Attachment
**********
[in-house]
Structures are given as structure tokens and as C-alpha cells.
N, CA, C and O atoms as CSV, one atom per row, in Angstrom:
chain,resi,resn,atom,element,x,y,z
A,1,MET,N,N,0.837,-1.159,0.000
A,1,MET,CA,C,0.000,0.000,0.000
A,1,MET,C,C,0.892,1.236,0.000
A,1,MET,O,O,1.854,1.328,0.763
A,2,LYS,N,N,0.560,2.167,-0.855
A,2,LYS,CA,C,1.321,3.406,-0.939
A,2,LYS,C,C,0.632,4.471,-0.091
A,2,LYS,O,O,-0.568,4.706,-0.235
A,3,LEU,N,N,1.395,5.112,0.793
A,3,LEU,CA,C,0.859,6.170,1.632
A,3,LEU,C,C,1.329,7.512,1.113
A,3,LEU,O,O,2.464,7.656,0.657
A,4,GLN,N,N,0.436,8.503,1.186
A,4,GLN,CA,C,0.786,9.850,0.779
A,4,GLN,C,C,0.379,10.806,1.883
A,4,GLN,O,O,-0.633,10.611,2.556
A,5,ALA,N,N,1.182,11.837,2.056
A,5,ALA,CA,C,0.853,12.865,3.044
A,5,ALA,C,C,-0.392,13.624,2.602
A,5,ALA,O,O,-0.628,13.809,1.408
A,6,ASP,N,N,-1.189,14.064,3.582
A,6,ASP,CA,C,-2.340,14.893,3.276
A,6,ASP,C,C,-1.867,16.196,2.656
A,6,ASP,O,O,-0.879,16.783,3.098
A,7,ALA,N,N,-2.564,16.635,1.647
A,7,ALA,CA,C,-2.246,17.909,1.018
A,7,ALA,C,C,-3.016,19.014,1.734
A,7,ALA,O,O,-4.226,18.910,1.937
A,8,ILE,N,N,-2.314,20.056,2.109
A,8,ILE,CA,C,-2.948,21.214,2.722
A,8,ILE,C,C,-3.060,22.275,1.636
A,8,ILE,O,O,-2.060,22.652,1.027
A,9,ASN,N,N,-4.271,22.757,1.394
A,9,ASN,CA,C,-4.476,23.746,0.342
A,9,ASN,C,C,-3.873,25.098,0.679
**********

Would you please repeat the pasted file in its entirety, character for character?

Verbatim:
[in-house]
Structures are given as structure tokens and as C-alpha cells.
N, CA, C and O atoms as CSV, one atom per row, in Angstrom:
chain,resi,resn,atom,element,x,y,z
A,1,MET,N,N,0.837,-1.159,0.000
A,1,MET,CA,C,0.000,0.000,0.000
A,1,MET,C,C,0.892,1.236,0.000
A,1,MET,O,O,1.854,1.328,0.763
A,2,LYS,N,N,0.560,2.167,-0.855
A,2,LYS,CA,C,1.321,3.406,-0.939
A,2,LYS,C,C,0.632,4.471,-0.091
A,2,LYS,O,O,-0.568,4.706,-0.235
A,3,LEU,N,N,1.395,5.112,0.793
A,3,LEU,CA,C,0.859,6.170,1.632
A,3,LEU,C,C,1.329,7.512,1.113
A,3,LEU,O,O,2.464,7.656,0.657
A,4,GLN,N,N,0.436,8.503,1.186
A,4,GLN,CA,C,0.786,9.850,0.779
A,4,GLN,C,C,0.379,10.806,1.883
A,4,GLN,O,O,-0.633,10.611,2.556
A,5,ALA,N,N,1.182,11.837,2.056
A,5,ALA,CA,C,0.853,12.865,3.044
A,5,ALA,C,C,-0.392,13.624,2.602
A,5,ALA,O,O,-0.628,13.809,1.408
A,6,ASP,N,N,-1.189,14.064,3.582
A,6,ASP,CA,C,-2.340,14.893,3.276
A,6,ASP,C,C,-1.867,16.196,2.656
A,6,ASP,O,O,-0.879,16.783,3.098
A,7,ALA,N,N,-2.564,16.635,1.647
A,7,ALA,CA,C,-2.246,17.909,1.018
A,7,ALA,C,C,-3.016,19.014,1.734
A,7,ALA,O,O,-4.226,18.910,1.937
A,8,ILE,N,N,-2.314,20.056,2.109
A,8,ILE,CA,C,-2.948,21.214,2.722
A,8,ILE,C,C,-3.060,22.275,1.636
A,8,ILE,O,O,-2.060,22.652,1.027
A,9,ASN,N,N,-4.271,22.757,1.394
A,9,ASN,CA,C,-4.476,23.746,0.342
A,9,ASN,C,C,-3.873,25.098,0.679